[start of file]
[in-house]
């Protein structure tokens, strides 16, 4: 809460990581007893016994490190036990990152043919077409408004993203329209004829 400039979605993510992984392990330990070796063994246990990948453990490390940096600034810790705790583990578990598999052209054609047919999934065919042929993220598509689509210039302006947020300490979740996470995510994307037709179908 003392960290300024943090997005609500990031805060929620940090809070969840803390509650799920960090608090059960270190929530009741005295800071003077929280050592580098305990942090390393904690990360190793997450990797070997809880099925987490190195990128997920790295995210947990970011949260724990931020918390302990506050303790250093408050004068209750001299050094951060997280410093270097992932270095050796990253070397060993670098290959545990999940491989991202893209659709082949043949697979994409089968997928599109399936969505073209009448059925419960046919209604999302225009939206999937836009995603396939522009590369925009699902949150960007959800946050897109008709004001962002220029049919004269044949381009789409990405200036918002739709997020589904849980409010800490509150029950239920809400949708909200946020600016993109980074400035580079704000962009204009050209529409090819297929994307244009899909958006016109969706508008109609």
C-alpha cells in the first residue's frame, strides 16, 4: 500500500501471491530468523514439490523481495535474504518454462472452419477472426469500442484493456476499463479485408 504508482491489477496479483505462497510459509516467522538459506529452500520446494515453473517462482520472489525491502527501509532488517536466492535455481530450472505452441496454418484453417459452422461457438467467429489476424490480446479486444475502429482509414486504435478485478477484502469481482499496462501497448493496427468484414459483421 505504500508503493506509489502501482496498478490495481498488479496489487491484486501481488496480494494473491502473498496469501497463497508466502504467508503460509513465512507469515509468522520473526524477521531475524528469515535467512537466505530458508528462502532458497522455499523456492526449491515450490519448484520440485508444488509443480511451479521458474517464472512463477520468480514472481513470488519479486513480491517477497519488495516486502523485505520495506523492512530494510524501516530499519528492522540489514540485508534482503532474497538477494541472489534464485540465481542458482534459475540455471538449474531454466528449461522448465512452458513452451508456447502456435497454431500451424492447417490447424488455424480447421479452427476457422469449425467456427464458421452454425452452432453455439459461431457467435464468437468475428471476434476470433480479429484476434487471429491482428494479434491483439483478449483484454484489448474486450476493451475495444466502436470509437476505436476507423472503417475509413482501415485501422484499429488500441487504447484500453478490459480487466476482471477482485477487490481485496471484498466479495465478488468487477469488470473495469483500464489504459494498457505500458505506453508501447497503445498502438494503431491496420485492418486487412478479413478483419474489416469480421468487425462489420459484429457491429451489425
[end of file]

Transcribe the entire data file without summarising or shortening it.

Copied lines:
[in-house]
């Protein structure tokens, strides 16, 4: 809460990581007893016994490190036990990152043919077409408004993203329209004829 400039979605993510992984392990330990070796063994246990990948453990490390940096600034810790705790583990578990598999052209054609047919999934065919042929993220598509689509210039302006947020300490979740996470995510994307037709179908 003392960290300024943090997005609500990031805060929620940090809070969840803390509650799920960090608090059960270190929530009741005295800071003077929280050592580098305990942090390393904690990360190793997450990797070997809880099925987490190195990128997920790295995210947990970011949260724990931020918390302990506050303790250093408050004068209750001299050094951060997280410093270097992932270095050796990253070397060993670098290959545990999940491989991202893209659709082949043949697979994409089968997928599109399936969505073209009448059925419960046919209604999302225009939206999937836009995603396939522009590369925009699902949150960007959800946050897109008709004001962002220029049919004269044949381009789409990405200036918002739709997020589904849980409010800490509150029950239920809400949708909200946020600016993109980074400035580079704000962009204009050209529409090819297929994307244009899909958006016109969706508008109609």
C-alpha cells in the first residue's frame, strides 16, 4: 500500500501471491530468523514439490523481495535474504518454462472452419477472426469500442484493456476499463479485408 504508482491489477496479483505462497510459509516467522538459506529452500520446494515453473517462482520472489525491502527501509532488517536466492535455481530450472505452441496454418484453417459452422461457438467467429489476424490480446479486444475502429482509414486504435478485478477484502469481482499496462501497448493496427468484414459483421 505504500508503493506509489502501482496498478490495481498488479496489487491484486501481488496480494494473491502473498496469501497463497508466502504467508503460509513465512507469515509468522520473526524477521531475524528469515535467512537466505530458508528462502532458497522455499523456492526449491515450490519448484520440485508444488509443480511451479521458474517464472512463477520468480514472481513470488519479486513480491517477497519488495516486502523485505520495506523492512530494510524501516530499519528492522540489514540485508534482503532474497538477494541472489534464485540465481542458482534459475540455471538449474531454466528449461522448465512452458513452451508456447502456435497454431500451424492447417490447424488455424480447421479452427476457422469449425467456427464458421452454425452452432453455439459461431457467435464468437468475428471476434476470433480479429484476434487471429491482428494479434491483439483478449483484454484489448474486450476493451475495444466502436470509437476505436476507423472503417475509413482501415485501422484499429488500441487504447484500453478490459480487466476482471477482485477487490481485496471484498466479495465478488468487477469488470473495469483500464489504459494498457505500458505506453508501447497503445498502438494503431491496420485492418486487412478479413478483419474489416469480421468487425462489420459484429457491429451489425